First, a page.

contemporary primitives by jagoda fryca
‘Contemporary primitives’ is a graduation project of the alumna of the School of Forum in Poznan, Jagoda Fryca. It is worth mentioning that the mentor of the school and the author of the program is none other than Lidewij Edelkoort.
The footwear collection project is a result of a fascination with amateur handcrafting of everyday objects. It is impossible to avoid comparison with the famous Dashilar Flagship Store project by the Dutch designer Sander Wassink. However, the effect seems to be more commercial. Similarly to the Dutchman, Jagoda Fryca saw the mass product as a resource and resolved to play with ready-made elements, which give infinite possibilities. The designer created an ‘unfinished product economy’ instead of the one in which everything is ‘finished’ and designed to have a predetermined effect, which means that it is bound to become outdated quickly. The collection was made of readily available materials and techniques, and the author herself described the whole creative process as ‘modern primitivism.’ By sharing photos of the products on and a short description of the technique used to craft them on the Internet, the designer, in a way, encourages others to design objects for their own use. Reusing materials and resources is increasingly less innovative and more obvious among the young generation of designers.
What’s the idea behind the ‘Contemporary primitives’ project? What the term of ‘finished product’ means to you?
One moment I noticed that all manifestations of ‘spontaneous creativity’ were less and less visible around us. We are afraid of what could reveal our amateur clumsiness, we feel too incompetent even to decide about our closest surroundings. We prefer having ‘professionals’ manage this area of our life. The same happens with objects. We rarely treat them in an expressive way. The primitives were my personal experiment. I wanted to find out if the existence of something aesthetically far from perfection can still be justified.
And the distinction between finished and unfinished products depends only on our approach to them and on how much potential we are able to see in them.
In your work you give new life to ready-made elements. Do you think that’s a good answer to the modern overproduction of consumer goods problem?
I doubt if we can defeat overproduction in this way. Instead, I suggest that if we look at everything around us in a creative way, an abundance of opportunities will appear before us.
You called the process of creating shoes as a modern primitivism. What is your definition of that term?
When I was creating the collection, I used not only elements of mass products, but also other materials and techniques that are available to the contemporary human, and I called this very technique modern primitivism. I do not mean, however, the literal meaning of primitivism (relating to some techniques or materials taken from primeval cultures), but I understand it as an opportunity to obtain necessary things on your own, an opportunity to handcraft something, in opposition to mass culture. What is primitive today is hand-made, imperfect, and yet immersed in contemporary reality, created using currently available materials.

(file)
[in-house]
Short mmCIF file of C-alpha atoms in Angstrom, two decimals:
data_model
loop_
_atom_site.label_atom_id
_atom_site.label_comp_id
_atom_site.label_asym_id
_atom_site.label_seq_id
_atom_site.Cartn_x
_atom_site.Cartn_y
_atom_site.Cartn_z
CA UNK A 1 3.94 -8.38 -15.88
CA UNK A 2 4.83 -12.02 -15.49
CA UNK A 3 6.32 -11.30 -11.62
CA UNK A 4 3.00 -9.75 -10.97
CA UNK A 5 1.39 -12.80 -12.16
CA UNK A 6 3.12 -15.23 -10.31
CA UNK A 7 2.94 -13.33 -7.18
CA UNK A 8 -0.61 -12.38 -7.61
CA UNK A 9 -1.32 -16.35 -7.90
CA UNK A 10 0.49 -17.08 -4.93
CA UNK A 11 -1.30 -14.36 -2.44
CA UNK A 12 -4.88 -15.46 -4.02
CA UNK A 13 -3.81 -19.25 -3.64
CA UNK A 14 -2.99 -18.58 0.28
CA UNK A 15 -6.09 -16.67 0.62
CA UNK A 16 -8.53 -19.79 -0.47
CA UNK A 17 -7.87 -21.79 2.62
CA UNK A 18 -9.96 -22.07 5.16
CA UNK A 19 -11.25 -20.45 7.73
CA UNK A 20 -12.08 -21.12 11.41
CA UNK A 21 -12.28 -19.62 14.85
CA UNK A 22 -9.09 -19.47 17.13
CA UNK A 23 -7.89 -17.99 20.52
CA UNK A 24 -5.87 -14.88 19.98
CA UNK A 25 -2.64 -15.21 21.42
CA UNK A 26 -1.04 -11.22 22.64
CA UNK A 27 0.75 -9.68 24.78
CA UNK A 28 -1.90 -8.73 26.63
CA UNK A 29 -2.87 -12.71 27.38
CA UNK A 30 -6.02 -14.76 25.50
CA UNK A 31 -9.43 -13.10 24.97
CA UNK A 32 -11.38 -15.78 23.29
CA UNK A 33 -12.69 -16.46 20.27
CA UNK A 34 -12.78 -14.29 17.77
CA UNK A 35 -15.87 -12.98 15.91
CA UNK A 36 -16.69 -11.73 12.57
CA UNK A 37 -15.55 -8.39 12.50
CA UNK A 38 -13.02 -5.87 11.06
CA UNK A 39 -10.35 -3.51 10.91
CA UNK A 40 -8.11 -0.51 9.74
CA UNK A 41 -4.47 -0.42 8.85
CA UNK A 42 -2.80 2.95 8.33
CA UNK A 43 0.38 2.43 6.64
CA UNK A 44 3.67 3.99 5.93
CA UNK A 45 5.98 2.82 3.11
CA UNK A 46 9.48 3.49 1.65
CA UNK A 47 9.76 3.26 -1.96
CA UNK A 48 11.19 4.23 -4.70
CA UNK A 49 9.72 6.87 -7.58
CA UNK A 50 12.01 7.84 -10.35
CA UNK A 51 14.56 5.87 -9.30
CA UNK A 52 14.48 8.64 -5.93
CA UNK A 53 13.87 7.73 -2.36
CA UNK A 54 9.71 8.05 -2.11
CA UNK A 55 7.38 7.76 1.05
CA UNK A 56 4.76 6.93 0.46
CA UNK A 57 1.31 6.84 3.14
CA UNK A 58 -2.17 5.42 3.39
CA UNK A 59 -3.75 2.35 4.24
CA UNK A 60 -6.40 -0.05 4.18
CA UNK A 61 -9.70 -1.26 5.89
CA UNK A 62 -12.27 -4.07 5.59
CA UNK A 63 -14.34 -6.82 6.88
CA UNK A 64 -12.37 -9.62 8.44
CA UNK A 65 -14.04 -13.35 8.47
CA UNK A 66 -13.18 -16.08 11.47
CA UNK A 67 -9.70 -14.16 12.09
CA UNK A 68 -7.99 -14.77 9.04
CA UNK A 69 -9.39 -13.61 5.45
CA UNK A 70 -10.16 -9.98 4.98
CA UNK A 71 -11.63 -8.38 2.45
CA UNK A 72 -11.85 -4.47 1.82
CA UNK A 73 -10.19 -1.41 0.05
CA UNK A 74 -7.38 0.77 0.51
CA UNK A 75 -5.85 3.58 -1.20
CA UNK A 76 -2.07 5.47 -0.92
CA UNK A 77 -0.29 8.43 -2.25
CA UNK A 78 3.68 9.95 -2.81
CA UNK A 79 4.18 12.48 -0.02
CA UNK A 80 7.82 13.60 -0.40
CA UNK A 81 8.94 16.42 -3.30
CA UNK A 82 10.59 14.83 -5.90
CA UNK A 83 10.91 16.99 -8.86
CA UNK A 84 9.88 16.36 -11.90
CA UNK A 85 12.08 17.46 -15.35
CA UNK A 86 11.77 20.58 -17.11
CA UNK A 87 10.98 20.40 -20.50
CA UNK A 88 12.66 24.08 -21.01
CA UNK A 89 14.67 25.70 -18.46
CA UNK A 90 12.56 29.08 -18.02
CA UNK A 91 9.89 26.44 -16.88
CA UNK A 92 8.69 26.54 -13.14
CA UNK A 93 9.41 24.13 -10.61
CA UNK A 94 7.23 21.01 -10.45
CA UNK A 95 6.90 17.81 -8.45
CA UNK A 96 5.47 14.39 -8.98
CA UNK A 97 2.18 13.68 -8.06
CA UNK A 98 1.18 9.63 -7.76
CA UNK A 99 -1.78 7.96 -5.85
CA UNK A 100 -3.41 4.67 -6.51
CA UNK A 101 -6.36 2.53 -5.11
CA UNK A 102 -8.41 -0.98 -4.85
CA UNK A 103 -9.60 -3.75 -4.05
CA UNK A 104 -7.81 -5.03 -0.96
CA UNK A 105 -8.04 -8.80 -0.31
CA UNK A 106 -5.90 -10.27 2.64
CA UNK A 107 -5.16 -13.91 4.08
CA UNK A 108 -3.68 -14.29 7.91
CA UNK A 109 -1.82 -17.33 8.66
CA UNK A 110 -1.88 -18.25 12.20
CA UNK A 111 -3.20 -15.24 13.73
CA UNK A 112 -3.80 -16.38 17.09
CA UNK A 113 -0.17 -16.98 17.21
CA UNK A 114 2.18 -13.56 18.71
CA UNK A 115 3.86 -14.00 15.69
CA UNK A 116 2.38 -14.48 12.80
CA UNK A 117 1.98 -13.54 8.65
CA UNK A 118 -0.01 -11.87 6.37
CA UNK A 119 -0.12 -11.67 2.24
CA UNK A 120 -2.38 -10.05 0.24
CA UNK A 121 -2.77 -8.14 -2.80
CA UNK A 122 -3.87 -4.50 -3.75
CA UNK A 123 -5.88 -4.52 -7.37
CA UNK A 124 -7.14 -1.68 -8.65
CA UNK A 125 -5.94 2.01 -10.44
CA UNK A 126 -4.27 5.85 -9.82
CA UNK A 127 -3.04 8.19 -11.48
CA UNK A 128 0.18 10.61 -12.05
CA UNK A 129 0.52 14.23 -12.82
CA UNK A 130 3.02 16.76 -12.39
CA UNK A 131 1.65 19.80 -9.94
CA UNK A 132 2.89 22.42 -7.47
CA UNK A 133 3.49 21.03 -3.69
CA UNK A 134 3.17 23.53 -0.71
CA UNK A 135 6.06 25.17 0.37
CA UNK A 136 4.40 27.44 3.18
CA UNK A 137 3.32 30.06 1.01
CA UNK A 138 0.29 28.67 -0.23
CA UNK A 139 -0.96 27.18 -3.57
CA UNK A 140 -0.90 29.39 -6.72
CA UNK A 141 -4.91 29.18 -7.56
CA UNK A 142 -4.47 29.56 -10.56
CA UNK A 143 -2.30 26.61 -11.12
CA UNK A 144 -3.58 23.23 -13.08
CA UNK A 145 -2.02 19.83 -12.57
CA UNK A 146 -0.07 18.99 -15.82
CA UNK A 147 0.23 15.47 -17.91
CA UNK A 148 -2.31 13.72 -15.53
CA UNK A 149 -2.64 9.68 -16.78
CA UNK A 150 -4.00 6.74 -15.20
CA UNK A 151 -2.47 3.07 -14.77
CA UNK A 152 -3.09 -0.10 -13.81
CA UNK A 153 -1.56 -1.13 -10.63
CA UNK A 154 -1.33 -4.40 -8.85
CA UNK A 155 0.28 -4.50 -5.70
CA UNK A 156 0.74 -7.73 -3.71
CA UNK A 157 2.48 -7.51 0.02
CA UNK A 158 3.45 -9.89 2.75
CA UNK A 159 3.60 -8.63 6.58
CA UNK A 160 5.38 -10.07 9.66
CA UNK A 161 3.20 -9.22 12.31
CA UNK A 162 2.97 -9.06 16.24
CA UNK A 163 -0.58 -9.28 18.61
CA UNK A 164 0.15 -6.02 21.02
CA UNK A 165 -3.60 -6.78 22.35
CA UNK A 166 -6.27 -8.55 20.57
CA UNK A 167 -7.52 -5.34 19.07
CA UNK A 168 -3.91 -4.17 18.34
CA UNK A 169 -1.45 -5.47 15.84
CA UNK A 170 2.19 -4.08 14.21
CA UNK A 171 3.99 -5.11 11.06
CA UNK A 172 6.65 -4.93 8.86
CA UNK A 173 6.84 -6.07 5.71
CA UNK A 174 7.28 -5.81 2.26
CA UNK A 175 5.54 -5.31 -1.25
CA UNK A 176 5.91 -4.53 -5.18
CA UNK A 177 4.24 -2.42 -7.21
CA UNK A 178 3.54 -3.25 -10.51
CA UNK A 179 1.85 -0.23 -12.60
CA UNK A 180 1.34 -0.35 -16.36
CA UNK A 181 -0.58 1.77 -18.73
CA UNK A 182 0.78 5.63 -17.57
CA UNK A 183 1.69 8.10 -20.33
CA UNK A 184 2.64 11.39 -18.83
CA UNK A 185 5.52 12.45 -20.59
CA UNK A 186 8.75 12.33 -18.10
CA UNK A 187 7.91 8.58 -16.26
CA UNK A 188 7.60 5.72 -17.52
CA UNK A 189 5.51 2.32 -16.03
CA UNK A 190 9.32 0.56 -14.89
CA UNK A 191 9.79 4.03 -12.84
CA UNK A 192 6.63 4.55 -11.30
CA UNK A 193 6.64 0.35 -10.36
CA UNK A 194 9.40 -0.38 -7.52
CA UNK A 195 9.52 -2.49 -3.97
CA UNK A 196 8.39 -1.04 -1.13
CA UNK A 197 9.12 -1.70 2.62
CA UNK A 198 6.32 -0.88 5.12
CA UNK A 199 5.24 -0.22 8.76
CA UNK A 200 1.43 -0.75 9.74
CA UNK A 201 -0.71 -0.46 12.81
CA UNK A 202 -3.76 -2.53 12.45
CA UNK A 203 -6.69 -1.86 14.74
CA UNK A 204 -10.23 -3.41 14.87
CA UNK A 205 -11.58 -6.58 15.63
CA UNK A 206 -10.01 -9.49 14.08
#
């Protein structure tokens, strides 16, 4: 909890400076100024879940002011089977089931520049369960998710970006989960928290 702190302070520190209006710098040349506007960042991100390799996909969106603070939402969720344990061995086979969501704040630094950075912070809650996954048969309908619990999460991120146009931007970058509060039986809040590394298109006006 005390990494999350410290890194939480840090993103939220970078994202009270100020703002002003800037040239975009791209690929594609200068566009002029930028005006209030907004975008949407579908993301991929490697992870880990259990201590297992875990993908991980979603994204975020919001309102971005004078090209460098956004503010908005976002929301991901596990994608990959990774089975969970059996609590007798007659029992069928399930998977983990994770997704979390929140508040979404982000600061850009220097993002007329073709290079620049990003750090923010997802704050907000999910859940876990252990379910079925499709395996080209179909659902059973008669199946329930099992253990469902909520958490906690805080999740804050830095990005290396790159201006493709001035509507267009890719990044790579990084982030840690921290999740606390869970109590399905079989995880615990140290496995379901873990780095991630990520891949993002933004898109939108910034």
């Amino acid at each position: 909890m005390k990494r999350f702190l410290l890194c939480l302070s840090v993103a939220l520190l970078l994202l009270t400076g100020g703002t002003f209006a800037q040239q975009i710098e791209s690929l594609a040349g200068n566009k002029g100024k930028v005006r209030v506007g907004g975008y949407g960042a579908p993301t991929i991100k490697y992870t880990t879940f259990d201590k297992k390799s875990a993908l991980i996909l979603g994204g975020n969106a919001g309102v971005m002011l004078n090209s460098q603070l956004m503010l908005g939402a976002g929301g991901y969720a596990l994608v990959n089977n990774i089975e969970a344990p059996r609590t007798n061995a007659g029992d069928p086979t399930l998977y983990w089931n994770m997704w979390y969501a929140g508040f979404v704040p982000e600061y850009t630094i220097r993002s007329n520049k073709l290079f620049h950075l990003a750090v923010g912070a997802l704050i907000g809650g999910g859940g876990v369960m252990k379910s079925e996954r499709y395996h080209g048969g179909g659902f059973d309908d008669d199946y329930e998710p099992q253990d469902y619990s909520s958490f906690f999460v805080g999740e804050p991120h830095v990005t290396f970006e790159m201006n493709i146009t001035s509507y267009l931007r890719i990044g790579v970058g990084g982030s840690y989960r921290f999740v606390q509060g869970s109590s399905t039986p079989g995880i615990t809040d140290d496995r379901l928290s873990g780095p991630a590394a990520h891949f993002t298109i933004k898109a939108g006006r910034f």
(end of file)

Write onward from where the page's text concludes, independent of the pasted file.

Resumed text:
How did you develop the production technique? Can you briefly describe this process?
I can describe the production technique as spontaneous. Everything depended on the materials that I managed to find or received from my friends. Later, the time came for trials, experiments and extensive testing the product on myself – checking if the shoe holds together, if it is possible to survive a day in it.
You decided to use a very characteristic pop colour range. Why?
The colours I used are a consequence of available materials. For example, I was able to find only pink, black and white warm-setting adhesive. It determined the whole colour range.
You’ve made available online not only photos, but also instructions regarding manufacturing your own shoes. Do you reckon that sharing your know-how is an important element of the economy of exchange?
It was rather a description of materials utilised in a given pair of shoes than a detailed assembly instruction. That this lace was taken from cheap slippers and the other one was moulded from warm-setting adhesive. It gave me occasion to suggest a way of using what we can find around. And because everyone can find something else, detailed instructions would not work here. It is characteristic of scraps that they are often unique.
The ‘Contemporary primitives” project was selected for the finals of the make me! competition organized within the Łódź Design Festiwal 2015.
make me !
Trend watcher, lecturer, Head of Trends at Pop Up Grupa creative collective agency based in Warsaw. Author of first Polish blog dedicated to emerging trends in fashion and design. Agnieszka Polkowska is also a doctoral student of Academy of Fine Arts in Gdańsk in the domain of experimental design and trends.This is also the field to which she dedicates her scientific work. Since she’s both a recipient and designer, she feels that her experience makes her a right person to share reliable analyses with the world.